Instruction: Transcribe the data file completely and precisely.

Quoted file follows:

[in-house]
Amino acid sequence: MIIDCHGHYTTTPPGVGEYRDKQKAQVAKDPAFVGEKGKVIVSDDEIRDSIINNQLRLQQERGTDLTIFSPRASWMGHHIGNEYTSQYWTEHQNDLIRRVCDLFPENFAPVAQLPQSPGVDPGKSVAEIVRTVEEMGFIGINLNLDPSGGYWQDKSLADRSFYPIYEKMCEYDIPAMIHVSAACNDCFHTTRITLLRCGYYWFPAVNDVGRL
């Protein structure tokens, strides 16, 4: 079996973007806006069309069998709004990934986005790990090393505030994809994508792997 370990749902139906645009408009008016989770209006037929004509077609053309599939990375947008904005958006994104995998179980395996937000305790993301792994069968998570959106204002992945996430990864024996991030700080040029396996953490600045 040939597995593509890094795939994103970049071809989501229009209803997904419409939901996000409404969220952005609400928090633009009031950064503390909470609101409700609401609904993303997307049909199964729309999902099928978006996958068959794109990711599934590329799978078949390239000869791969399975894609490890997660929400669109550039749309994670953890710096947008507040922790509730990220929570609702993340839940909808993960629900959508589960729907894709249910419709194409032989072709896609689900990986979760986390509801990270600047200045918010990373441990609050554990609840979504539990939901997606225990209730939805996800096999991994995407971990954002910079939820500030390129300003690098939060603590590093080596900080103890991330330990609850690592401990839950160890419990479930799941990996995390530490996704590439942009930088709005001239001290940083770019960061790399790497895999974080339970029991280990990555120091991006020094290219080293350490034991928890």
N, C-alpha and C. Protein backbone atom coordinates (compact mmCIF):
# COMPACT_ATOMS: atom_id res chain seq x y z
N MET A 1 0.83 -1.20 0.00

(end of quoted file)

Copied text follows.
[in-house]
Amino acid sequence: MIIDCHGHYTTTPPGVGEYRDKQKAQVAKDPAFVGEKGKVIVSDDEIRDSIINNQLRLQQERGTDLTIFSPRASWMGHHIGNEYTSQYWTEHQNDLIRRVCDLFPENFAPVAQLPQSPGVDPGKSVAEIVRTVEEMGFIGINLNLDPSGGYWQDKSLADRSFYPIYEKMCEYDIPAMIHVSAACNDCFHTTRITLLRCGYYWFPAVNDVGRL
């Protein structure tokens, strides 16, 4: 079996973007806006069309069998709004990934986005790990090393505030994809994508792997 370990749902139906645009408009008016989770209006037929004509077609053309599939990375947008904005958006994104995998179980395996937000305790993301792994069968998570959106204002992945996430990864024996991030700080040029396996953490600045 040939597995593509890094795939994103970049071809989501229009209803997904419409939901996000409404969220952005609400928090633009009031950064503390909470609101409700609401609904993303997307049909199964729309999902099928978006996958068959794109990711599934590329799978078949390239000869791969399975894609490890997660929400669109550039749309994670953890710096947008507040922790509730990220929570609702993340839940909808993960629900959508589960729907894709249910419709194409032989072709896609689900990986979760986390509801990270600047200045918010990373441990609050554990609840979504539990939901997606225990209730939805996800096999991994995407971990954002910079939820500030390129300003690098939060603590590093080596900080103890991330330990609850690592401990839950160890419990479930799941990996995390530490996704590439942009930088709005001239001290940083770019960061790399790497895999974080339970029991280990990555120091991006020094290219080293350490034991928890």
N, C-alpha and C. Protein backbone atom coordinates (compact mmCIF):
# COMPACT_ATOMS: atom_id res chain seq x y z
N MET A 1 0.83 -1.20 0.00